At their first meeting in four years, officials of the U.S.-European Union Energy Council confronted an urgent, short-term priority – bolstering natural gas supplies amid a Russian threat to invade Ukraine – and a longer-term concern: mitigating climate change.
"We're coordinating with our allies and partners, with the energy sector stakeholders, including on how best to share energy reserves in the event that Russia turns off the spigot or initiates a conflict that disrupts the flow of gas through Ukraine," said Secretary of State Antony Blinken following Monday’s meeting in Washington.
Moscow has threatened to halt the flow of gas to Europe if economic sanctions are imposed as a result of any further Russian aggression against Ukraine.
“This crisis has been pushing trans-Atlantic unity,” according to Josep Borrell, the European Union’s high representative for foreign affairs and security policy.
“In the medium term, there is the climate neutrality,” explained Borrell, who is also the vice president of the European Commission. “In the short term, it’s security of supplies of gas. Both things go together.”
Europe is likely to rely more on the United States for its gas supplies as a result of the crisis. President Joe Biden has pledged to help Europe find additional liquified natural gas from sources in the United States and other countries if Russia-Ukraine tensions cause disruptions.
“We think we can make up a significant portion of it that would be lost,” Biden said at a White House news conference alongside German Chancellor Olaf Scholz on Monday afternoon.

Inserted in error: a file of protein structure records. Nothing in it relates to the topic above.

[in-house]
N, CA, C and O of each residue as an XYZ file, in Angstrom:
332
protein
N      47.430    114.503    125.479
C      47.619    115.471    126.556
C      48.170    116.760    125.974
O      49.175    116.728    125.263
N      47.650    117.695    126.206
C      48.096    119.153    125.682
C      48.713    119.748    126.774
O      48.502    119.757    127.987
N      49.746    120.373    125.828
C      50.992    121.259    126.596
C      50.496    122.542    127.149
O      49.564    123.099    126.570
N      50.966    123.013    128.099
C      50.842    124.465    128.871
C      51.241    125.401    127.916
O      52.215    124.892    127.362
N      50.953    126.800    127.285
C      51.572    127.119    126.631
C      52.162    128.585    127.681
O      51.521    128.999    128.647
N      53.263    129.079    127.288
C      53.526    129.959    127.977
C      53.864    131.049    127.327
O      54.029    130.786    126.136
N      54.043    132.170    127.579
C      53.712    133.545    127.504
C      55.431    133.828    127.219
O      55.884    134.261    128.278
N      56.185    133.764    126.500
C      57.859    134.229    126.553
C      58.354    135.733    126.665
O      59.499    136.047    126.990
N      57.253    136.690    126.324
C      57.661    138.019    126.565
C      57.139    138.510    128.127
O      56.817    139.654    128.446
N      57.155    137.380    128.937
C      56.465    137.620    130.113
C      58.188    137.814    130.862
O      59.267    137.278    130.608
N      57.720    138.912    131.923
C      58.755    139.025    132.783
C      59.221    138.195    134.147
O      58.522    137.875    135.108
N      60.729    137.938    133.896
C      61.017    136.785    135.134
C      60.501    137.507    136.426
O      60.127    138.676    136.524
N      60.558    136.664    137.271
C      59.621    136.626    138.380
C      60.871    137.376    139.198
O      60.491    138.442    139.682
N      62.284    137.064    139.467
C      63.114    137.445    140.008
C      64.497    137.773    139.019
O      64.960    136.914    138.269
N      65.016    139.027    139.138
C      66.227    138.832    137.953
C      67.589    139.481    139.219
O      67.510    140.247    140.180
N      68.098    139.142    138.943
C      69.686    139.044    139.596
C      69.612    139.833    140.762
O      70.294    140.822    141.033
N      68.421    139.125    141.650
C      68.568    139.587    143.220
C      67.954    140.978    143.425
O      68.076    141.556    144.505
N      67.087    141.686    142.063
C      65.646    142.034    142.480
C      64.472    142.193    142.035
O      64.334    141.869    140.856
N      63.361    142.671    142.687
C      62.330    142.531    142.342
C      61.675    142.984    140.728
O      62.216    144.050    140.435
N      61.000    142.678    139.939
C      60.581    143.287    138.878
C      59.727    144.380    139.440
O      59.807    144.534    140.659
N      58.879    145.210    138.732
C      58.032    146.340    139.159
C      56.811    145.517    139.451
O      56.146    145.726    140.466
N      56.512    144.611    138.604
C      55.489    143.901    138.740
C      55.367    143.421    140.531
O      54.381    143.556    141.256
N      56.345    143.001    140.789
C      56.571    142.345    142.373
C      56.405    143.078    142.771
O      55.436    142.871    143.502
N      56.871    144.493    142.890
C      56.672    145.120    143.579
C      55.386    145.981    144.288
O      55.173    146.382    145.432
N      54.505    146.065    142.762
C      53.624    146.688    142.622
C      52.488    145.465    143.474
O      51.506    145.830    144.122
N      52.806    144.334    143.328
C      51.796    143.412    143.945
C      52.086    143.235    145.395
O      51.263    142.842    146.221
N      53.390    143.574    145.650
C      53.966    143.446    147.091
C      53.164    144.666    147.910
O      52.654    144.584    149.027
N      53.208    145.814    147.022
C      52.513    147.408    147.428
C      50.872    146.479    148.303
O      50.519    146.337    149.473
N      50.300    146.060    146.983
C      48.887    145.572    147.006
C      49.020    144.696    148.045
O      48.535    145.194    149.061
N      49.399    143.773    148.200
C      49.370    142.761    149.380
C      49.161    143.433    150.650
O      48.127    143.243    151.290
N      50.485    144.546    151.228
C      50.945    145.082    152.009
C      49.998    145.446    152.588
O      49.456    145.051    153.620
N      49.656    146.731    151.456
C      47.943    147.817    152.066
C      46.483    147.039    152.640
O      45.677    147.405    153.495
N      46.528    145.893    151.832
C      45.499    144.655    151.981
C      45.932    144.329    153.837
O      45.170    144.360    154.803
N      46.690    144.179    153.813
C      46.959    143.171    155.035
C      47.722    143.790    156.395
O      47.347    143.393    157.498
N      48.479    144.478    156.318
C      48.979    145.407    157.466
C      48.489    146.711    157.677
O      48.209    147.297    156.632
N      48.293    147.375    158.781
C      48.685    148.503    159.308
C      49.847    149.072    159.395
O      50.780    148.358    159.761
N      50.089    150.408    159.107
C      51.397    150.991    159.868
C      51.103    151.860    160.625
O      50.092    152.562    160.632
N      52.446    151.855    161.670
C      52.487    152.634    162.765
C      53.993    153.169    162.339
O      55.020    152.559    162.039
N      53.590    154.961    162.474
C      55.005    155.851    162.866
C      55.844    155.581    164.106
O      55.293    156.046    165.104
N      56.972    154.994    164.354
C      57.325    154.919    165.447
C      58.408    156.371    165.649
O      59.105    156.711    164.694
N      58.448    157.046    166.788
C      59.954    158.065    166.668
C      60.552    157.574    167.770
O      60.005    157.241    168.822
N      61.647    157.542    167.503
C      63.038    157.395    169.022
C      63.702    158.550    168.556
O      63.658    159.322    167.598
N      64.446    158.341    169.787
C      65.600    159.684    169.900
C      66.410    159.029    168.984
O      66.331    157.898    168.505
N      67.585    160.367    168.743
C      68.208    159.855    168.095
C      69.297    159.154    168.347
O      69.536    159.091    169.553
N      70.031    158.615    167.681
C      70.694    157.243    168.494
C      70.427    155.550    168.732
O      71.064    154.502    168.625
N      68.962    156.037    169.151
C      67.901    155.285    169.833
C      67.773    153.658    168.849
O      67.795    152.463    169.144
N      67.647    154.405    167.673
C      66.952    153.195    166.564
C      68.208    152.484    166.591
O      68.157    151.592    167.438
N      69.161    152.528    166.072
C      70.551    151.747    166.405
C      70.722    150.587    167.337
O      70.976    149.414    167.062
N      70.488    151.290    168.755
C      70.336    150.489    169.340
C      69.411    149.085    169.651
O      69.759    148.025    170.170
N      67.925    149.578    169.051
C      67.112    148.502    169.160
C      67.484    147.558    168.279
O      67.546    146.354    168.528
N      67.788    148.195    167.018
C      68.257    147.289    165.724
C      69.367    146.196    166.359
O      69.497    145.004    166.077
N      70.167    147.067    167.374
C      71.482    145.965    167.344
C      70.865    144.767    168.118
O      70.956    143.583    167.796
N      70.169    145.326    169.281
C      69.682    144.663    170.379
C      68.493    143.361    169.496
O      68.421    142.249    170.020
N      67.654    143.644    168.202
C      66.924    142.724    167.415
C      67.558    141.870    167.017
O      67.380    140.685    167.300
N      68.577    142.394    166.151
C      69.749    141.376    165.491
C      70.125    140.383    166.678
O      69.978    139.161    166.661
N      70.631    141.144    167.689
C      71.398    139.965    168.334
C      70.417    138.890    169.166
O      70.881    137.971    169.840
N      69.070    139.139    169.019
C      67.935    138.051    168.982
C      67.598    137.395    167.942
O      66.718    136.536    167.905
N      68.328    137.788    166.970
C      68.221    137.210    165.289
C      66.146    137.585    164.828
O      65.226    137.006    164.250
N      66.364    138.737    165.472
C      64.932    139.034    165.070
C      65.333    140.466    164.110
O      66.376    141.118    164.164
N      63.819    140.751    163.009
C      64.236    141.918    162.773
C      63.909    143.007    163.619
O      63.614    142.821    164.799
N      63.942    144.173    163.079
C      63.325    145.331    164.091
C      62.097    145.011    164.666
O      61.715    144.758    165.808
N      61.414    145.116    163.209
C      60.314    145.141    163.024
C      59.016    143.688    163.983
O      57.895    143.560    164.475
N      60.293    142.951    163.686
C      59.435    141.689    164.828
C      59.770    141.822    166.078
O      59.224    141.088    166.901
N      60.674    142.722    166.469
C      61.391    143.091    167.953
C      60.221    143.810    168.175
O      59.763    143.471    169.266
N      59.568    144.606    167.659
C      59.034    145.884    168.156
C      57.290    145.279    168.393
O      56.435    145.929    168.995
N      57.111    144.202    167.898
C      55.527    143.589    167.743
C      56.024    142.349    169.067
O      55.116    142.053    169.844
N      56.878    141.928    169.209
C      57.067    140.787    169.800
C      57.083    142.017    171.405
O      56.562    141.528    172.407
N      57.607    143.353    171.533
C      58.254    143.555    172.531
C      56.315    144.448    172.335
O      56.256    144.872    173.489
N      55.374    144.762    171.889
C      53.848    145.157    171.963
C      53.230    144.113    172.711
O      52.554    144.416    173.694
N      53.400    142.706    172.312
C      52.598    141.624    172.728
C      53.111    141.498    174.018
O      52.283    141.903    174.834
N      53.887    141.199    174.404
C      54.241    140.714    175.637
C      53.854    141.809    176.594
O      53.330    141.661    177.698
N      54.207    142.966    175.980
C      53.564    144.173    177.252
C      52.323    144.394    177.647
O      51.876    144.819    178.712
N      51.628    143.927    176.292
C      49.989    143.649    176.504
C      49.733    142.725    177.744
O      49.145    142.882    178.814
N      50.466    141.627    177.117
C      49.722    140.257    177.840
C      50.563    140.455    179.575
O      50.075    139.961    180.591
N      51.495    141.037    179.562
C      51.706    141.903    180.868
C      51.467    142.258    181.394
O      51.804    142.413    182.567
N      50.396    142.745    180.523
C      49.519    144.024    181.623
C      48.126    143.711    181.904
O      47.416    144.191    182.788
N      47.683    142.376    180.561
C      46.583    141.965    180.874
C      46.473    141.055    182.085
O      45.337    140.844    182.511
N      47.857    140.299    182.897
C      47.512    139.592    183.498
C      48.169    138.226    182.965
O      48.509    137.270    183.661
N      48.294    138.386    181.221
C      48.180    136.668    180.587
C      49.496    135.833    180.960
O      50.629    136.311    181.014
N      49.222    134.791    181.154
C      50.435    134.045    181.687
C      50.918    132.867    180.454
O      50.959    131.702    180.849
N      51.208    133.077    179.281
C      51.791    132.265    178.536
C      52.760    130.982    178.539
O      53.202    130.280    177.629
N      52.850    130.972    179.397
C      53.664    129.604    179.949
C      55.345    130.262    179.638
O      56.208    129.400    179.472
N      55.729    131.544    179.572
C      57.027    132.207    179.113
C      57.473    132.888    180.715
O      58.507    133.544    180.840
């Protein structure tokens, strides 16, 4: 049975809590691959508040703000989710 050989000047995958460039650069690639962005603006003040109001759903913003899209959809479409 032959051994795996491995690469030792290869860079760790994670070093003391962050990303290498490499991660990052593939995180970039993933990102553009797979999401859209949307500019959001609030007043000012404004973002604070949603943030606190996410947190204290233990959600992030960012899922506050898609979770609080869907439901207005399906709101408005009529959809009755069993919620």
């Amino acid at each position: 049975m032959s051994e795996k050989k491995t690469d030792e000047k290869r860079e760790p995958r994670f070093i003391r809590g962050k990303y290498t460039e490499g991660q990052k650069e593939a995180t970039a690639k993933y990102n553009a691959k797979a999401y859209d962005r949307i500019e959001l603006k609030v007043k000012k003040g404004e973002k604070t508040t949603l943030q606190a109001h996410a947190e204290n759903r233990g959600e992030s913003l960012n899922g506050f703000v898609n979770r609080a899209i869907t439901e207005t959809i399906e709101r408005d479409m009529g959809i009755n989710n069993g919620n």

That is seen by some environmentalists as counter-productive to achieving reductions in greenhouse gas emissions, something the United States and the European Union have pledged to work together to accomplish.
European officials “are not doing everything they need to be to get their addiction to gas ramped down as fast as possible. They're really convinced that they need gas, and they see the U.S. as a supplier for that,” Aki Kachi, senior policy analyst at NewClimate Institute in Germany, told VOA News. “Generally, in both the EU and the U.S., there's a lack of understanding about the climate impacts of gas.”
“Germany has decided to phase out the use of oil and gas very soon and by 2045 Germany will have a carbon-neutral economy as one of the strongest economies of the world,” Scholz told reporters at the White House. “It’ll probably be the biggest industrial modernization project in Germany in 100 years.”
The trans-Atlantic partnership has pledged to increase collaboration on reducing emissions from fossil fuels and expanding use of energy from the sun, wind, batteries and hydrogen.
“As we face geopolitical tensions and the challenge of climate change, we need more, not less, trans-Atlantic cooperation,” Kadri Simson, the European Commission’s energy commissioner, said at the meeting’s opening.
At the start of Monday’s discussion, U.S. Energy Secretary Jennifer Granholm said the goals set out in Washington and Brussels have significant geo-political ramifications at a time when energy prices have “gone through the roof” on both sides of the Atlantic amid the threats from Russia.
“This is not just an energy and climate issue,” Granholm told the meeting. “It also is potentially the greatest peace plan that ever existed, to be able to build out energy independence from clean energy.”
Together, the economies of the U.S. and the EU represent about 45% of the world’s economic output, and an even smaller percentage of global carbon dioxide emissions. That means for the world to achieve the goals of the Paris Agreement, the legally binding international treaty on climate change, other major emitters will need to make good on their ambitious pledges.
“If only the EU and the U.S. are taking action, it wouldn't be enough,” Kachi noted. “But it’s not really the case because China and India and other countries are also major investors in renewables.”